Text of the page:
Compared with poor adult patients with stable housing:
• Homeless adult patients were younger, disproportionately male and uninsured, and they suffered from much higher rates of depression and substance abuse.
• Over an average follow-up of more than two-and-a-half years, homeless adult patients had an 82 percent increased risk of developing kidney failure or dying. After demographic factors, substance abuse, and other medical conditions were taken into account, they had a 28 percent increased risk of developing kidney failure or dying.
• Also during follow-up, half of homeless adult patients visited the emergency department more than nine times and experienced more than five hospitalizations. Most housed patients experienced one or no emergency department visits or hospitalizations.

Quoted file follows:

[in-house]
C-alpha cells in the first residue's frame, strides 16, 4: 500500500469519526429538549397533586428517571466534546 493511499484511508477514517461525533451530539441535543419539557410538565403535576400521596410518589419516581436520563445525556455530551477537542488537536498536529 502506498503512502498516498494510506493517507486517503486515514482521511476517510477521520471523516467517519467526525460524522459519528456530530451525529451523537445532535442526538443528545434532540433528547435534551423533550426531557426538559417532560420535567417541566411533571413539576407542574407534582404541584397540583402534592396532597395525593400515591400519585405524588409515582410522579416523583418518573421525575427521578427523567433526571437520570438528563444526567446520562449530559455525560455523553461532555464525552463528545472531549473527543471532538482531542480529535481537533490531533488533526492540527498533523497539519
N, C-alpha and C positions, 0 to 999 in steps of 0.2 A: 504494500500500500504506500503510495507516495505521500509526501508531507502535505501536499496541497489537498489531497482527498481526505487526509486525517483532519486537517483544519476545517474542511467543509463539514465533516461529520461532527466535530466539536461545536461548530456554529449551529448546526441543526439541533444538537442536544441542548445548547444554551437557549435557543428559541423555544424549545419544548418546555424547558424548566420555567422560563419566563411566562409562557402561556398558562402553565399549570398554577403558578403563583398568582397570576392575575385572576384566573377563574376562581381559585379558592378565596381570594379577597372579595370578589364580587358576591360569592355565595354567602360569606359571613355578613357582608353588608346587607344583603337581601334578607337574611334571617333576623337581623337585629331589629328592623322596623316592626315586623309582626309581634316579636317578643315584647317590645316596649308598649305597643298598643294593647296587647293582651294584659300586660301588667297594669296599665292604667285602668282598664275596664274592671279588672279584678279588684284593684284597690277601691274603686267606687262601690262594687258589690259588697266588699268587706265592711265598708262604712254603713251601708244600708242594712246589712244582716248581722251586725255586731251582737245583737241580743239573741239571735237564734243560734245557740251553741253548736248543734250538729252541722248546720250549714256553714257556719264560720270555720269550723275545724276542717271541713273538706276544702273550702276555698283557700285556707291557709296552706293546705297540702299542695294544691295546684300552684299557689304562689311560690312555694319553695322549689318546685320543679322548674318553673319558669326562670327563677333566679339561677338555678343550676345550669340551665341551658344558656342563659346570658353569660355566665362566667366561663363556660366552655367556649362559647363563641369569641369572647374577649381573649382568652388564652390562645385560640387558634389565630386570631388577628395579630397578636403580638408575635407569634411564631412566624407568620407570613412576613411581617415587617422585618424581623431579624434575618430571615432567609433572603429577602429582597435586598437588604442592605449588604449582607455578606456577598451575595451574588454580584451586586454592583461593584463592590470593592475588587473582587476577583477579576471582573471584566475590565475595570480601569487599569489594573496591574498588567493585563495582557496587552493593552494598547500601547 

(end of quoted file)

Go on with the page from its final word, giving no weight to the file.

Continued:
“Sadly, for most homeless persons, securing adequate shelter, food, and clothing often competes with regular healthcare and results in more frequent use of costly acute care services to manage chronic conditions,” said Dr. Hall. “Use of these acute care services might actually decline among the homeless when services such as transportation, social work, nutrition, and healthcare provider access become available following dialysis initiation.” Additional research is needed to see if such support services actually help homeless people receive appropriate and effective medical care, improve their health, and ultimately reduce public costs.